Pryor also co-wrote Blazing Saddles directed by Mel Brooks and starring Gene Wilder. Pryor was to play the sheriff in Blazing Saddles, but the film's producers were unsettled by his vulgarity and Mel Brooks chose Cleavon Little instead. Before his infamous 1980 free-basing accident, Pryor was about to start filming Mel Brooks' History of the World, Part I, but was replaced at the last minute by Gregory Hines. Pryor was also originally considered for the role of Billy Ray Valentine on Trading Places (1983), before Eddie Murphy ultimately won the part.

Of particular note is The Toy, known equally as being one of Jackie Gleason's last projects.

Pryor co-hosted the Academy Awards twice, and was also nominated for an Emmy for a guest role on the television series, Chicago Hope.

The freebasing incident and its aftermath

On June 1, 1980, Pryor set himself on fire while freebasing cocaine. Pryor made this part of his heralded final stand up show Richard Pryor Live On Sunset Strip (1982). After joking that the incident was actually caused when he dunked a cookie into a glass containing two different types of milk, he gave a poignant yet funny account of his accident and recovery, then poked fun at people who told jokes about it by waving a lit match and saying "What's this? It's Richard Pryor running down the street." Interviewed in 2005, his wife Jennifer Lee Pryor said that Richard poured high-proof rum over his body and torched himself in a drug psychosis. In a TV interview during his recovery Pryor said that he tried to commit suicide. His management created the accident lie for the press in hopes of protecting him. One of his jokes about this subject was "When you're running down the street on fire, people get out of your way."

He didn't stay away from live stand-up too long, though - in 1983 he filmed and released a new concert film and accompanying album, Here And Now, which he directed himself. He then wrote and directed a fictionalized account of his life, Jo Jo Dancer, Your Life Is Calling.

In 1986, Pryor announced that he suffered from multiple sclerosis. In response to giving up drugs after being diagnosed with multiple sclerosis, he said: God gave me this M.S. shit to save my life. In 1992 he gave some final live performances, excerpts of which appear on the ...And It's Deep Too! box set. He continued to make occasional film appearances, pairing with Wilder one last time in the unsuccessful 1991 comedy, Another You (in which his physical deterioration was noted by many critics). His final film appearance was a small role in the David Lynch film Lost Highway in 1997.

Around 1981 Pryor became a Freemason joining Henry Brown Lodge No. 22, Peoria, IL.

Later life

In 1998, Pryor won the inaugural Mark Twain Prize for American Humor from the John F. Kennedy Center for the Performing Arts. According to Former Kennedy Center President Lawrence J. Wilker, "Richard Pryor was selected as the first recipient of the new Mark Twain Prize because as a stand-up comic, writer, and actor, he struck a chord, and a nerve, with America, forcing it to look at large social questions of race and the more tragicomic aspects of the human condition. Though uncompromising in his wit, Pryor, like Twain, projects a generosity of spirit that unites us. They were both trenchant social critics who spoke the truth, however outrageous."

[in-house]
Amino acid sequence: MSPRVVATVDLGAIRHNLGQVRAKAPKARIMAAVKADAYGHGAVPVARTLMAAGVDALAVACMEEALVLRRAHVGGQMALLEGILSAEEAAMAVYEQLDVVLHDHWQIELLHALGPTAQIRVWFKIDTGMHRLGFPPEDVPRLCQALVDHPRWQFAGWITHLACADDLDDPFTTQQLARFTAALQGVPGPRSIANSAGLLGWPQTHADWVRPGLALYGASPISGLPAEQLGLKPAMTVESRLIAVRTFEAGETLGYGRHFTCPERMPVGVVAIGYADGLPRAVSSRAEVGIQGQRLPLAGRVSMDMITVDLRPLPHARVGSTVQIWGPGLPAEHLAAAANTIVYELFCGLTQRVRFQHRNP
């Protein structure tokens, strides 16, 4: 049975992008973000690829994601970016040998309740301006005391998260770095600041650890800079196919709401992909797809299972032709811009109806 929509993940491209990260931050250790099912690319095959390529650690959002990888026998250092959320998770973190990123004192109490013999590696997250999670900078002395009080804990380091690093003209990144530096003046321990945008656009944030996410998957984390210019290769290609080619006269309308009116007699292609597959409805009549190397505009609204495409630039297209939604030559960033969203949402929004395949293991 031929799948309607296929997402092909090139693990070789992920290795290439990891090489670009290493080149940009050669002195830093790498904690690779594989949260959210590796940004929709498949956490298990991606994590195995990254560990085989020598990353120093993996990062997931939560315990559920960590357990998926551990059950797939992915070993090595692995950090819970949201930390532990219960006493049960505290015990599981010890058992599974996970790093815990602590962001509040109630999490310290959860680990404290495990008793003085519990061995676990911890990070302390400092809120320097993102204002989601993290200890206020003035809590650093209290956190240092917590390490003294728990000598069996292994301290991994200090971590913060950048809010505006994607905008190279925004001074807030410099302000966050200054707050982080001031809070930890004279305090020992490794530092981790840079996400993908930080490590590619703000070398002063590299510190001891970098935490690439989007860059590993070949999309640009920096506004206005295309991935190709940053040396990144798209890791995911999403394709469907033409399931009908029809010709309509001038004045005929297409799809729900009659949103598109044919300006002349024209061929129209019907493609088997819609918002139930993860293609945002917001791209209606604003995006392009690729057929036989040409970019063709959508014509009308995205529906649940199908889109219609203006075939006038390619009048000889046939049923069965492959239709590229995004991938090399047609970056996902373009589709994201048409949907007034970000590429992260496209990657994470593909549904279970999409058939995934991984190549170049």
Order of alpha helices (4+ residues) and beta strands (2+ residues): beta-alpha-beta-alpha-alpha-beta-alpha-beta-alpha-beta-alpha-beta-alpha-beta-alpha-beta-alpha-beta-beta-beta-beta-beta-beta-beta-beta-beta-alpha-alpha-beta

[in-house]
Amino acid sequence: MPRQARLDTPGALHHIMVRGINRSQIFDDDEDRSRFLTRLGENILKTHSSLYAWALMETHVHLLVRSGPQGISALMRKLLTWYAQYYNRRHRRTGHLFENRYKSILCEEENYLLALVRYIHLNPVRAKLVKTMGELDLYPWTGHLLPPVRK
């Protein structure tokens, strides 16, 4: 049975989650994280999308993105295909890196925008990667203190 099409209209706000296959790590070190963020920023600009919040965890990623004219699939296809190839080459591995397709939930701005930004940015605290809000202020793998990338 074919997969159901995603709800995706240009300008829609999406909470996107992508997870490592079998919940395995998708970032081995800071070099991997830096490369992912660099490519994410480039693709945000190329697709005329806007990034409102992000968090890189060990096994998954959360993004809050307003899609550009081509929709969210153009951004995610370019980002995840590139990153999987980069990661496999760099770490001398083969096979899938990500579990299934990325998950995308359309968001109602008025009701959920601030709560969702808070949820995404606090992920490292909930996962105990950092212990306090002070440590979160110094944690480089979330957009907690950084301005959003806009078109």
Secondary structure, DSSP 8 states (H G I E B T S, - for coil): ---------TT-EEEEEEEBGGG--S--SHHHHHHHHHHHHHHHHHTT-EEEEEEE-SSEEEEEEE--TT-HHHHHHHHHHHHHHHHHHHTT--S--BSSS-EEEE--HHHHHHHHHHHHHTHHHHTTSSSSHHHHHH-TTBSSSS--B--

In 2000, Rhino Records remastered all of Pryor's Reprise and Warner Bros. albums for inclusion in the box set ...And It's Deep Too! The Complete Warner Bros. Recordings (1968-1992).

In 2002, Pryor and his wife/manager Jennifer Lee Pryor, won the legal rights to all of the Laff material - almost 40 hours of reel-to-reel analog tape. After going through the tapes and getting Richard's blessing, Jennifer Lee Pryor gave Rhino Records access to the Laff tapes in 2004. These tapes, including the entire Craps album, form the basis of the double-CD release Evolution/Revolution: The Early Years (1966-1974).

In 2003, a television documentary, Richard Pryor: I Ain't Dead Yet, #*%$#@!!, came out. It consisted of archival footage of Pryor's performances and testimonials from fellow comedians such as Dave Chappelle, Wanda Sykes and Denis Leary of the influence Pryor had on comedy.

In 2004, Pryor was voted #1 on Comedy Central's list of the 100 greatest standups of all time. In a 2005 British poll to find The Comedian's Comedian, Pryor was voted the 10th greatest comedy act ever by fellow comedians and comedy insiders.

In his later years, Richard Pryor became a wheelchair user due to multiple sclerosis. In late 2004 his sister claimed that Pryor lost his voice. However, on January 9, 2005, Pryor himself rebutted this statement in a post on his official website, where he stated, "Sick of hearing this shit about me not talking... not true... good days, bad days... but I still am a talkin' motherfucker!"

Pryor and his family were avid supporters of animal rights and the anti-vivisection movement. Pryor once offered a $1,000 reward for the arrest of the person who drowned dogs in Nahant, Massachusetts. Links to groups he supported can be found on his official website.

Death

Pryor died of cardiac arrest at the age of 65 in Encino, California. He was pronounced dead at a local hospital at 7:58 a.m. Pacific Time on December 10, 2005. He was brought to the hospital after his wife's attempts to resuscitate him failed. His wife was quoted as saying at the end, there was a smile on his face.

Note: This profile was written in or before 2006.
Read earlier biographies on this page.

Richard Pryor Facts

Birth NameRichard Franklin Lennox Thomas Pryor III
OccupationActor
BirthdayDecember 1, 1940
SignSagittarius
BirthplacePeoria, Illinois, USA
Date of deathDecember 10, 2005 (Encino, California, USA, age 65)
Height5' 10" (1m78)  How tall is Richard Pryor compared to you?

Selected Filmography

Executive Decision
The Wiz
Black Brigade
Bible According to Hollywood
Richard Pryor: Omit the Logic
Which Way Is Up?
Harlem Nights
The List
Motown 25: Yesterday Today Forever